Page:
Following Sodebo Ultim 3’s retirement, the fleet of three trimarans still racing on Brest Atlantiques embark on a third Atlantic crossing, this time between the Namibian coast and Brazil, to round the St Helena high to the north.
This section of the race requires clever strategy to negotiate the course, to choose when to gybe and which angles to set in the unstable wind conditions that lie ahead.
The fleet have now finalised the long coastal course along the African coastline and head out West to bypass the St Helena High round the north, which extends almost the entire width of the South Atlantic between Rio and Cape Town. They will should reach SE’ly trade winds in order to make headway towards the equator and the Doldrums. Actual Leader – Brest Atlantiques 2019 © Ronan Gladu / Actual Leader
The trade winds are not established explained Franck Cammas from on board the leading boat, Maxi Edmond de Rothschild, in a video sent by the media man Yann Riou: “It’s quite amazing just how erratic it is”. Having just heard of Thomas Coville and Jean-Luc Nélias’ retirement, he commented: “It’s probably the right decision for them, it is the first race and it is not easy, and I wish them good luck. It’s never good news and never good times for a team to have to pull out of a race and I am sure they are not happy having to do it.”
For Franck Cammas and Charles Caudrelier, this third Atlantic crossing since leaving Brest on 5 November is not easy either, as evidenced by the two gybes they had to put in on Saturday, probably to avoid getting too close to the area of high pressure. And it is no less complicated for their pursuers, who are just over 300 miles behind, who have to make a strategic decision in the coming hours.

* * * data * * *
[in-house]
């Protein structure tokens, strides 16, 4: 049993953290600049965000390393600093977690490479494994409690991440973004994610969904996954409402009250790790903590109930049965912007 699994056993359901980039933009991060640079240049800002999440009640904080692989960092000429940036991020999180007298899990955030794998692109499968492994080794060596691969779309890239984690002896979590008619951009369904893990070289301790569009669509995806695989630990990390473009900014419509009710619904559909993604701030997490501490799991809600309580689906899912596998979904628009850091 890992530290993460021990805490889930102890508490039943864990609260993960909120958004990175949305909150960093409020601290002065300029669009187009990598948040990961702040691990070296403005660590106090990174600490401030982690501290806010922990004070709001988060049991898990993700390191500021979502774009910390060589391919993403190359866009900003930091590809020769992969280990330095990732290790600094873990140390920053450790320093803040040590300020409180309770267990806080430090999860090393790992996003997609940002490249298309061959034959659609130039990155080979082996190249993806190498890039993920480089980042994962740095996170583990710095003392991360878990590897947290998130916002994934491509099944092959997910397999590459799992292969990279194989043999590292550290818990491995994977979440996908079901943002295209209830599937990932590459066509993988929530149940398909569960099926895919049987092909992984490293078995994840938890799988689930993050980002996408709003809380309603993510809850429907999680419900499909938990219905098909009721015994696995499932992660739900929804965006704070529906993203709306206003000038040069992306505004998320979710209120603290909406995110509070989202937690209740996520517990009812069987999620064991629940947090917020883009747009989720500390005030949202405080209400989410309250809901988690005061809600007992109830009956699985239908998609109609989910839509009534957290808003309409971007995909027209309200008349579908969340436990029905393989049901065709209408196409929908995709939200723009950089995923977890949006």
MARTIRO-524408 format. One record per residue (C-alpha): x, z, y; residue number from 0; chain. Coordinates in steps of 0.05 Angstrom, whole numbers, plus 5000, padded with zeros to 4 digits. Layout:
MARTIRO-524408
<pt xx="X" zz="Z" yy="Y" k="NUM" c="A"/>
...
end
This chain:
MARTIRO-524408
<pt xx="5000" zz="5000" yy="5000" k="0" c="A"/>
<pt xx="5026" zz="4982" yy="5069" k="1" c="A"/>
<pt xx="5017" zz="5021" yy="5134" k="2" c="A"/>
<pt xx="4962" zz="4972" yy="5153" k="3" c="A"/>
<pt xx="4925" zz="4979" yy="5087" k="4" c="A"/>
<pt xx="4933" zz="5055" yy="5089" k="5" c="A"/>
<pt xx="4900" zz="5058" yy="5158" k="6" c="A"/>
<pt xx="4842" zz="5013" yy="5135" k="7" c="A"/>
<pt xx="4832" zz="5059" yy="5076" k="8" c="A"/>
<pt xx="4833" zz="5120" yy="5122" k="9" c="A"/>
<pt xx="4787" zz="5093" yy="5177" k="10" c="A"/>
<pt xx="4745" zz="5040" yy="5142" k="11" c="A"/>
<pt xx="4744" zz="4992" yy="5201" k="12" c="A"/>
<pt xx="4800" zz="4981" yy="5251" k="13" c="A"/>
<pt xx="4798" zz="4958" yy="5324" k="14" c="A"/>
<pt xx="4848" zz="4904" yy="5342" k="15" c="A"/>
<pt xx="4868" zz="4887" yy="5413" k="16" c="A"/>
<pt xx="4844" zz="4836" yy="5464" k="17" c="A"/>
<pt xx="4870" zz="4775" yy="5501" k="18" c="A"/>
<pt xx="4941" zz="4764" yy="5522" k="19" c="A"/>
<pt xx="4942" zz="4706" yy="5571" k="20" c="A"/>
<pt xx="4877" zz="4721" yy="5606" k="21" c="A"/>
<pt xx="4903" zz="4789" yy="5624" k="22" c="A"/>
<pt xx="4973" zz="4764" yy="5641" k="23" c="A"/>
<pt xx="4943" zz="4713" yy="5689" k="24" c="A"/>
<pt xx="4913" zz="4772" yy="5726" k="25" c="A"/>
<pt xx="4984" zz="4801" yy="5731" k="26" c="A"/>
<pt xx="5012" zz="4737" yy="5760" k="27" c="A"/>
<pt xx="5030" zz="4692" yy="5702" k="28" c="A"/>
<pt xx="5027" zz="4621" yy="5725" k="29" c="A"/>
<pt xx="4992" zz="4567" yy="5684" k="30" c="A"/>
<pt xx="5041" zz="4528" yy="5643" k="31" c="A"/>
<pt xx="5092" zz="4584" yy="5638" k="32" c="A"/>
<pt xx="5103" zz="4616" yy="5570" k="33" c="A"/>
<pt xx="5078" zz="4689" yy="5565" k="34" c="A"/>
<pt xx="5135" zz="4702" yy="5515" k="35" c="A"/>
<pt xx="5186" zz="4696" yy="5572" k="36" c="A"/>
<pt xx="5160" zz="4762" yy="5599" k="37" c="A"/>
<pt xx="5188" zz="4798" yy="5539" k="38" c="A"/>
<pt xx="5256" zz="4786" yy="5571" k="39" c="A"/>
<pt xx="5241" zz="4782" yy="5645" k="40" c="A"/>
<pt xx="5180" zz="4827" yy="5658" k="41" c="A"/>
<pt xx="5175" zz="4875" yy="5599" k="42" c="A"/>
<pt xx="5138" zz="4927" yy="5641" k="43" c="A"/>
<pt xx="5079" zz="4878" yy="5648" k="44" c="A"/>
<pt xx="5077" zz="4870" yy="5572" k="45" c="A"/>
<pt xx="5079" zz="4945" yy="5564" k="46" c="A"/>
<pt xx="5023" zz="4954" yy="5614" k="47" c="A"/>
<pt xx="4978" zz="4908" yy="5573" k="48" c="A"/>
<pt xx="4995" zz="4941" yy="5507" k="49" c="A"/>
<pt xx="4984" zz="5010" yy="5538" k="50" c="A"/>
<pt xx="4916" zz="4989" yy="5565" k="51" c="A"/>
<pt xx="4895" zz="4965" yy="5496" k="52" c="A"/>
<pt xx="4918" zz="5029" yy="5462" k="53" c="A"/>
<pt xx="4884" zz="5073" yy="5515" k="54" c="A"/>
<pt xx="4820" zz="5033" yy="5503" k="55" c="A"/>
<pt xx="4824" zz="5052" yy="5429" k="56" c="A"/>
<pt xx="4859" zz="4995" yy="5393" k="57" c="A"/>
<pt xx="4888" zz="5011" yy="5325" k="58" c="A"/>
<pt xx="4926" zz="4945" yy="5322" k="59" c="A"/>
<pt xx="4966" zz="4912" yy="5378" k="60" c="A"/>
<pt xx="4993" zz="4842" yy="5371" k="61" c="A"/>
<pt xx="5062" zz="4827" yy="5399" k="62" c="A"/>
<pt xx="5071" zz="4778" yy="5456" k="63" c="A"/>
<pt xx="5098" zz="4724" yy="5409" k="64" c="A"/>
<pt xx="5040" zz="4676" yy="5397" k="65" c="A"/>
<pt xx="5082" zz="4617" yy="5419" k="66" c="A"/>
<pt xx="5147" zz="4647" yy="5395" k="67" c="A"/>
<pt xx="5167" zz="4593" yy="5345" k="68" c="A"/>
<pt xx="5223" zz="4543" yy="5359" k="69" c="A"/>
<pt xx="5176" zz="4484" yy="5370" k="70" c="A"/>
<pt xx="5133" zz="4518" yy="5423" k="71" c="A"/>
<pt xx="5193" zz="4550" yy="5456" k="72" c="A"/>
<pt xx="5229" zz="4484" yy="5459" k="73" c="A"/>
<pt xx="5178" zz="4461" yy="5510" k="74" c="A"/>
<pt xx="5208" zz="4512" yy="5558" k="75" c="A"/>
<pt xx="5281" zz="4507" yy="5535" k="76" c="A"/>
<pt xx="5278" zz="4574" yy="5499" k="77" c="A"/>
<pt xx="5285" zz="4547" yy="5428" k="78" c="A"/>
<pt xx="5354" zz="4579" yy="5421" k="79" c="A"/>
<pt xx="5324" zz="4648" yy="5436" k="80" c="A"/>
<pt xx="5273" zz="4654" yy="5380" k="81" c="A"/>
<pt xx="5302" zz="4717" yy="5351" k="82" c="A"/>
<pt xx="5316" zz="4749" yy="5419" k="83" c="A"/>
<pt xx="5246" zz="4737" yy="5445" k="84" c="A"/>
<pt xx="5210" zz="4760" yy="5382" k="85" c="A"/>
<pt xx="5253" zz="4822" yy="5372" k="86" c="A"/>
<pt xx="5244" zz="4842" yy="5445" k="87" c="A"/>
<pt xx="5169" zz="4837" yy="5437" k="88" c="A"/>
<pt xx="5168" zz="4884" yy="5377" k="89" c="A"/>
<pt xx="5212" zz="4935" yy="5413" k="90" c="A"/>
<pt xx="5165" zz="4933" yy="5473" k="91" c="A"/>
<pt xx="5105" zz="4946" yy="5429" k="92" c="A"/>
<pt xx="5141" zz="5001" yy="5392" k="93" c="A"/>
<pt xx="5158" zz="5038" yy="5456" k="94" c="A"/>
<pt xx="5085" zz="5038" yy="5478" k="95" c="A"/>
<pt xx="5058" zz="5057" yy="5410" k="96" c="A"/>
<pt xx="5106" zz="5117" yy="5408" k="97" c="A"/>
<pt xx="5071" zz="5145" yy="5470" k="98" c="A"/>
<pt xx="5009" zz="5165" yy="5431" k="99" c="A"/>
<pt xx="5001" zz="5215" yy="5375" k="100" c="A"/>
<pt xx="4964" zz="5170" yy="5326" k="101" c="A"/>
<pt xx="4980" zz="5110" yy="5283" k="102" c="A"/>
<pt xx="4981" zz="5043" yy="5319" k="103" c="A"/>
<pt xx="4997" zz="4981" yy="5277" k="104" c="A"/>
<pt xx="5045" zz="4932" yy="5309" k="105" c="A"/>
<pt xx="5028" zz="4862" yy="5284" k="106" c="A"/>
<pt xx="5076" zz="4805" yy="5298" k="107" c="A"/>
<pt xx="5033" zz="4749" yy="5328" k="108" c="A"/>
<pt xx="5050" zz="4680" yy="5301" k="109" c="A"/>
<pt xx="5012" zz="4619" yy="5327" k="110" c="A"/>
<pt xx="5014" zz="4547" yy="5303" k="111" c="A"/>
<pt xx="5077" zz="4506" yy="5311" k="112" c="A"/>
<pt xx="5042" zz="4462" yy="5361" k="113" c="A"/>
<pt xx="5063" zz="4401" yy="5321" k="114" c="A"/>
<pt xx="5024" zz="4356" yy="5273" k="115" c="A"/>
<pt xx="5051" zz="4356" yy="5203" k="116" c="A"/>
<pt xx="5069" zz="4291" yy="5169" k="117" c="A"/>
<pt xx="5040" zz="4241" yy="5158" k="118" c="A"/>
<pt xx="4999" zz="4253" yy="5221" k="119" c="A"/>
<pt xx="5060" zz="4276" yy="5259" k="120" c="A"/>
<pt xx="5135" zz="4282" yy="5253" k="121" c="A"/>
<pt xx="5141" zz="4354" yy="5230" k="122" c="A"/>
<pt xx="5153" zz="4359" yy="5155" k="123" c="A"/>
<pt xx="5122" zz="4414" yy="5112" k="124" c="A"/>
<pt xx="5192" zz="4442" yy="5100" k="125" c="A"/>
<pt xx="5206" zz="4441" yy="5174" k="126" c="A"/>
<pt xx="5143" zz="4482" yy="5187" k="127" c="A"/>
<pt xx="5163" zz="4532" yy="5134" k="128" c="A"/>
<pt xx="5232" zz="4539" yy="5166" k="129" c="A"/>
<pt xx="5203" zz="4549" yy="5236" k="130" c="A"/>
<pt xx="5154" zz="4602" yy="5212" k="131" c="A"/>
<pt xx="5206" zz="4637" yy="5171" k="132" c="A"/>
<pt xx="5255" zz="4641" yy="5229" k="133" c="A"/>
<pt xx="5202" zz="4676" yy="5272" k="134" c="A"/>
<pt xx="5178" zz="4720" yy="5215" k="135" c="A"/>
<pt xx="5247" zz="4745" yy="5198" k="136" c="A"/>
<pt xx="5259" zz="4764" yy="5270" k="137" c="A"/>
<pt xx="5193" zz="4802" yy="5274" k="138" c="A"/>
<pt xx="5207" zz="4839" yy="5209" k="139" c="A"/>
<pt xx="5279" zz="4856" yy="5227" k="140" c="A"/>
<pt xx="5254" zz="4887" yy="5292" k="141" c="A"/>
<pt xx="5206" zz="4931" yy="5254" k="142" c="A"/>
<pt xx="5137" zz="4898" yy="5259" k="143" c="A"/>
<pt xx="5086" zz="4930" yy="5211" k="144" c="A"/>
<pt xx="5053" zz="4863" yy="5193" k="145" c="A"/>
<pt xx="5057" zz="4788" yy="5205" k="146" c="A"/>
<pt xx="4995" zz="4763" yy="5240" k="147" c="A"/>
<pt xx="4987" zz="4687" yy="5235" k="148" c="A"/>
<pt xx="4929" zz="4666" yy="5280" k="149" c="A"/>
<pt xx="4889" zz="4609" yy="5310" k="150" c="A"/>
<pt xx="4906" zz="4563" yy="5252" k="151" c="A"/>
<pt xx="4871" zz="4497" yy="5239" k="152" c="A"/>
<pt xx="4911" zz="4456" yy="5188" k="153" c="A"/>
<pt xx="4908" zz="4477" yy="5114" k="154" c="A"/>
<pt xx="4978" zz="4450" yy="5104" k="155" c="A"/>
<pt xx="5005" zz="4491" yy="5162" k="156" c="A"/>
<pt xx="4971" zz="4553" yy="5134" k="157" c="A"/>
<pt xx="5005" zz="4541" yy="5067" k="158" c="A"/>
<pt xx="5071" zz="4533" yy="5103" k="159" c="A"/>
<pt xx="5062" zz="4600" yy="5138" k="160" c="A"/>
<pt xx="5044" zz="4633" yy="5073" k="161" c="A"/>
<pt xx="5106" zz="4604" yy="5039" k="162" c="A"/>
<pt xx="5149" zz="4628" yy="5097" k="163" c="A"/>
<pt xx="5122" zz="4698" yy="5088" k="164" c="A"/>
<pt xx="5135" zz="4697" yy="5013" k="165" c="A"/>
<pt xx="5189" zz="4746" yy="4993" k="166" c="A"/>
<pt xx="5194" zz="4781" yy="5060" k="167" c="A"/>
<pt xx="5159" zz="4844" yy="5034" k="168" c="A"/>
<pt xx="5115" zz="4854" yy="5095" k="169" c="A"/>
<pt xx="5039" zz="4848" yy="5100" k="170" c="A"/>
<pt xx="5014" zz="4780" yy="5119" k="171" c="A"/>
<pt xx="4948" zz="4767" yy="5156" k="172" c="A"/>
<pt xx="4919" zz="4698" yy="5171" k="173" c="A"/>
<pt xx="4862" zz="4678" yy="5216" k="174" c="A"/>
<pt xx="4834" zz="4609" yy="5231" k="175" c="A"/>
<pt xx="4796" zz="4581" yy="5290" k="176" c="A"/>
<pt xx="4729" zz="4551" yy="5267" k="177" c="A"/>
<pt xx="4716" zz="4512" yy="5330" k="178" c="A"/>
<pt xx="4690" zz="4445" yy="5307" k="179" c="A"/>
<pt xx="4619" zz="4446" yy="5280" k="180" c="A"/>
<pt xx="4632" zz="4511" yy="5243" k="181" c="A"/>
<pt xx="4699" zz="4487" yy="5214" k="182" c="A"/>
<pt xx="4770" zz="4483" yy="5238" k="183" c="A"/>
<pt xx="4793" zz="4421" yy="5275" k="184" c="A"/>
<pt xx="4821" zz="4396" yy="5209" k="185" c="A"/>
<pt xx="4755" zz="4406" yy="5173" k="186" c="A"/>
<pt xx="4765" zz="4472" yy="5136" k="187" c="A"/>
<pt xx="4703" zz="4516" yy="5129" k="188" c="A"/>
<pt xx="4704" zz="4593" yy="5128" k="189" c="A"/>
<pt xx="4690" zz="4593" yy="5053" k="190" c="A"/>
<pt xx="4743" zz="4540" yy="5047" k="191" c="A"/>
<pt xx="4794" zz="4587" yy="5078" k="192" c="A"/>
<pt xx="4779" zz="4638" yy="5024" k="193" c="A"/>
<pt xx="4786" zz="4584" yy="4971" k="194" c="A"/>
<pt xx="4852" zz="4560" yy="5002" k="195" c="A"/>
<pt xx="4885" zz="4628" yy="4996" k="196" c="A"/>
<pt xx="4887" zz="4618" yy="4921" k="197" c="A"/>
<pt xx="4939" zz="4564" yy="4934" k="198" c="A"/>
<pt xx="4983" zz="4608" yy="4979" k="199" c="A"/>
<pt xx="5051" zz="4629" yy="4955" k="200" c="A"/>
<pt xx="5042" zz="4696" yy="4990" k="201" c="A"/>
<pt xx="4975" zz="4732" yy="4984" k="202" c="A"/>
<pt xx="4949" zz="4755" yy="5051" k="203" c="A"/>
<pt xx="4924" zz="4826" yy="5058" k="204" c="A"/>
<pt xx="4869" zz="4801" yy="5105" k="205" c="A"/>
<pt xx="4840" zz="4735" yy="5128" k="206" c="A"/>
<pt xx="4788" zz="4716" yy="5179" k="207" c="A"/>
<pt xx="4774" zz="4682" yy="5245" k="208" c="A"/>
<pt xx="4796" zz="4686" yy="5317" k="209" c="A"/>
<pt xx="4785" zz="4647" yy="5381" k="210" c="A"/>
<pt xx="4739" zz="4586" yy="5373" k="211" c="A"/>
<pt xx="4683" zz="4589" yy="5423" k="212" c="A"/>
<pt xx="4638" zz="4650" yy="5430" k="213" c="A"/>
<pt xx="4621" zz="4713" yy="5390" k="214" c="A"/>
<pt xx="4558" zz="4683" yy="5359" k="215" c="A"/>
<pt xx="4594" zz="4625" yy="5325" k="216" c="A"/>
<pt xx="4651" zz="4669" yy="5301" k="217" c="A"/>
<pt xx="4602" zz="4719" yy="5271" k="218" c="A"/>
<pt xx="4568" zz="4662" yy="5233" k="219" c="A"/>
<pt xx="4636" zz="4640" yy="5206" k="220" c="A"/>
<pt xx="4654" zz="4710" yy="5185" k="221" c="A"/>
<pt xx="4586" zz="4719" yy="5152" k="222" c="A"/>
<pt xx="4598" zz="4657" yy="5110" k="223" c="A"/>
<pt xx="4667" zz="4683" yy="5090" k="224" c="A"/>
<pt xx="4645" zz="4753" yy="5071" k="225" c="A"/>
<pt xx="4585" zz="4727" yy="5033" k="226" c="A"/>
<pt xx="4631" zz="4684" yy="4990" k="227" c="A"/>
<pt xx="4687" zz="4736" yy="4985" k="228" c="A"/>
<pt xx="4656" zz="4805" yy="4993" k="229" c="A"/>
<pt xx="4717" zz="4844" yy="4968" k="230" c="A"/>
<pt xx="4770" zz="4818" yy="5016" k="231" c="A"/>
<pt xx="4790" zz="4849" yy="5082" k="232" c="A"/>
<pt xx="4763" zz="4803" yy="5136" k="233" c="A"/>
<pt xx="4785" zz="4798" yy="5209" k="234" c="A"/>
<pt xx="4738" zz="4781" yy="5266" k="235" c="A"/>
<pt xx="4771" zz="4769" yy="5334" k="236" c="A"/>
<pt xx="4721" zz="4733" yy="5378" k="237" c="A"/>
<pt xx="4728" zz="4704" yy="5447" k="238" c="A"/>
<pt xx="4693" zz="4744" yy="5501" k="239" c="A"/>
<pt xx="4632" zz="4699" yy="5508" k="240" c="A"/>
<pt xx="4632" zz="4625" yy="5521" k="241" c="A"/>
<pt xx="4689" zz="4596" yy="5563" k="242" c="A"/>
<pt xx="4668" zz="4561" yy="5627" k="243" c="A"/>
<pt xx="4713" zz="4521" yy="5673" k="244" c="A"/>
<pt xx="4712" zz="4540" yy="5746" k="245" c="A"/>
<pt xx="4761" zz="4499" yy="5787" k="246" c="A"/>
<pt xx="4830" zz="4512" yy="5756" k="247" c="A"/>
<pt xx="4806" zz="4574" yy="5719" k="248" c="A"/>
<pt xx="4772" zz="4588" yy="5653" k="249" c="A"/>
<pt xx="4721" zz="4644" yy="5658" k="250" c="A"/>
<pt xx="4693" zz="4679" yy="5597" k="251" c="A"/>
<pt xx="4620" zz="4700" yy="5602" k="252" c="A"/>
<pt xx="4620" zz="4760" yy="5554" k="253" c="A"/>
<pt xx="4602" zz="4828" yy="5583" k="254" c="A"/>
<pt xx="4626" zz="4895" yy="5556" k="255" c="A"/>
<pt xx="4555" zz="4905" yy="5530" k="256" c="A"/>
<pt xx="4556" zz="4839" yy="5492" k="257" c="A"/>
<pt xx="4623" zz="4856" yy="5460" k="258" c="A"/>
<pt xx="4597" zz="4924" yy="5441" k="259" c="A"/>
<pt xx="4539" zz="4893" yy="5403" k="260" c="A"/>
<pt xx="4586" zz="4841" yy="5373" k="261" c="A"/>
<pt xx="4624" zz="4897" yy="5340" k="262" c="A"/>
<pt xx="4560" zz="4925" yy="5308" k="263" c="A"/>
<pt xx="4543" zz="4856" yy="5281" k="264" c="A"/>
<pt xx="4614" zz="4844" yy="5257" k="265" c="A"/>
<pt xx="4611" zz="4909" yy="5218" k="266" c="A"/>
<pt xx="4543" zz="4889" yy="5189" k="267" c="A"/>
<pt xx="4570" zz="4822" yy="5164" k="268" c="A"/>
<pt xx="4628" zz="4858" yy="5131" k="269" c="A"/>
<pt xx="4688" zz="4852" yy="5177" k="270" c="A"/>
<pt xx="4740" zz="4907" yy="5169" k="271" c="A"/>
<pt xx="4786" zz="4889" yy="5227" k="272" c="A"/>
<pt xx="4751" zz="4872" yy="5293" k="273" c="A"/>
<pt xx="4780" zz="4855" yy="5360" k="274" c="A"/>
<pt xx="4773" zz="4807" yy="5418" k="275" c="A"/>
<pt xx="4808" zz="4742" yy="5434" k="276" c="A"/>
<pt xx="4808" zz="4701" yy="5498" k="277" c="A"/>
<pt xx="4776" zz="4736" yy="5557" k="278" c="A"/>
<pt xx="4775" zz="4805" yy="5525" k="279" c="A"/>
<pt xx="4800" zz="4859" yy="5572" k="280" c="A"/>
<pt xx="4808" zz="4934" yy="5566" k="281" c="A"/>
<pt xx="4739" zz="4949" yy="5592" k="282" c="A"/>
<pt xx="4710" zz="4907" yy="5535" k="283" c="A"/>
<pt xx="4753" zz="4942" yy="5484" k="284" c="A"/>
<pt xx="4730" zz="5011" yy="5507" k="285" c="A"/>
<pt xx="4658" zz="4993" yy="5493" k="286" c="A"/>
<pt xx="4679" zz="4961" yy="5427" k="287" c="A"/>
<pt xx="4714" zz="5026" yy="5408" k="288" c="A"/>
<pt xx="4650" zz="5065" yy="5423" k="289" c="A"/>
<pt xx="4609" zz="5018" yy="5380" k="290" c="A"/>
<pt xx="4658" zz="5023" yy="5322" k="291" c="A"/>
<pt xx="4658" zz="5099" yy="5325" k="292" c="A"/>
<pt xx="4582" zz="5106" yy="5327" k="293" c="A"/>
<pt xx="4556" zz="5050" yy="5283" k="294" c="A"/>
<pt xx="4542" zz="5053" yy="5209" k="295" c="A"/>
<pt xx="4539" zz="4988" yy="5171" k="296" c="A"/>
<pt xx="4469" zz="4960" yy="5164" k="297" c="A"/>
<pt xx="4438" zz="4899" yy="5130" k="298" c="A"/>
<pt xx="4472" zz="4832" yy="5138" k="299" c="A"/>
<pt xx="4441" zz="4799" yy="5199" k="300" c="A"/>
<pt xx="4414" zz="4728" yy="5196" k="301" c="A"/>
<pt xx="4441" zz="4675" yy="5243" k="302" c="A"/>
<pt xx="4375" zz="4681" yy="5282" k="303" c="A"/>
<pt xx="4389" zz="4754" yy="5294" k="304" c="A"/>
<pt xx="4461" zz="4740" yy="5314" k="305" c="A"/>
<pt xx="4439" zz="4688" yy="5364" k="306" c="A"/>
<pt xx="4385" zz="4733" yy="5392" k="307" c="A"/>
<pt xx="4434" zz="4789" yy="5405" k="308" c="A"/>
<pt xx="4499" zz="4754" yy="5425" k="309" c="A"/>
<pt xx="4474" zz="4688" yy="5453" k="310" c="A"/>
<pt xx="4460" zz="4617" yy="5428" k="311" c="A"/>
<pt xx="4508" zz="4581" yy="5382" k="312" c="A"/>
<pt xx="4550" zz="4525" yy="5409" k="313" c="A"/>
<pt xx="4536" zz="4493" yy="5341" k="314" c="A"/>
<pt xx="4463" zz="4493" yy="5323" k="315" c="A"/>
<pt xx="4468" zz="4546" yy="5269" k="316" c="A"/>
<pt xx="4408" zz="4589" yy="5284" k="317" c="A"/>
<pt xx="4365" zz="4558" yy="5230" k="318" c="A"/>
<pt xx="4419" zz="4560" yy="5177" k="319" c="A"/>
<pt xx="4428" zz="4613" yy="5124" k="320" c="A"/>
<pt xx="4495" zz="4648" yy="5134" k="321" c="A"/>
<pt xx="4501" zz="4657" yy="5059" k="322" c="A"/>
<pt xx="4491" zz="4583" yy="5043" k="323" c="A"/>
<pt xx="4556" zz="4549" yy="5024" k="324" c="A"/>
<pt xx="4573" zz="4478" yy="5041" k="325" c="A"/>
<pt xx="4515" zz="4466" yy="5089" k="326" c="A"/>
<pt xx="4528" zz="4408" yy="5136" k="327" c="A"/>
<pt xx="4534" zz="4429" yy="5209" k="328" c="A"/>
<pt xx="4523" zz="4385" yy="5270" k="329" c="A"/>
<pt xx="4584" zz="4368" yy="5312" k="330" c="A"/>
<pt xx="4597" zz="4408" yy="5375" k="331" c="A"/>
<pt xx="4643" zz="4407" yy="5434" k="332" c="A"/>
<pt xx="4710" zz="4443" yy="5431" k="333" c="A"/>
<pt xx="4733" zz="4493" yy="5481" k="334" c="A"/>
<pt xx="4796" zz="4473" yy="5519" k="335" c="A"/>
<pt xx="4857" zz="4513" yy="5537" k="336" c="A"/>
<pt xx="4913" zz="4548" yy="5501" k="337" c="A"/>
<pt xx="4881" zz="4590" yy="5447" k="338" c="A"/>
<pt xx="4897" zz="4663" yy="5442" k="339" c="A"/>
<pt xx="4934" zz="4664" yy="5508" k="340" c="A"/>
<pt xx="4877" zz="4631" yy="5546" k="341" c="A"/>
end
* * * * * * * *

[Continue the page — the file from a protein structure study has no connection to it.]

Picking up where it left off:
Macif – Brest Atlantiques 2019 – photo © Jérémie Eloy / Macif
This is summarised by Yves Le Blevec, who, with Alex Pella on Actual Leader, has taken second place again from MACIF (François Gabart/Gwénolé Gahinet), who was 3 knots slower between the 12h and 16h rankings: “On the one hand we have a southerly route, which requires upwind sailing in a front, it’s a little complicated with a crossed sea, but overall faster, on the other side two fairly fast northerly routes but with an area where there’s not much wind; we’ll have to decide to go right or left in a few hours.”
He goes on to add that “I don’t think we’re taking the hard option, because our main objective right from the start of the race up to the finish is to look after the boat and keep her in good condition, so if we can avoid having tough conditions that could put the boat in any kind of risk, which we have already done a lot of and will have more in the northern hemisphere, we’re avoiding it, even if it could cost us a few more hours.” There will be a clearer indication of what lies ahead tomorrow.
For more information visit www.brestatlantiques.com.
To find all the videos from on board and also ashore, please go to the Brest Atlantiques YouTube channel.
by Sabina Mollart-Rogerson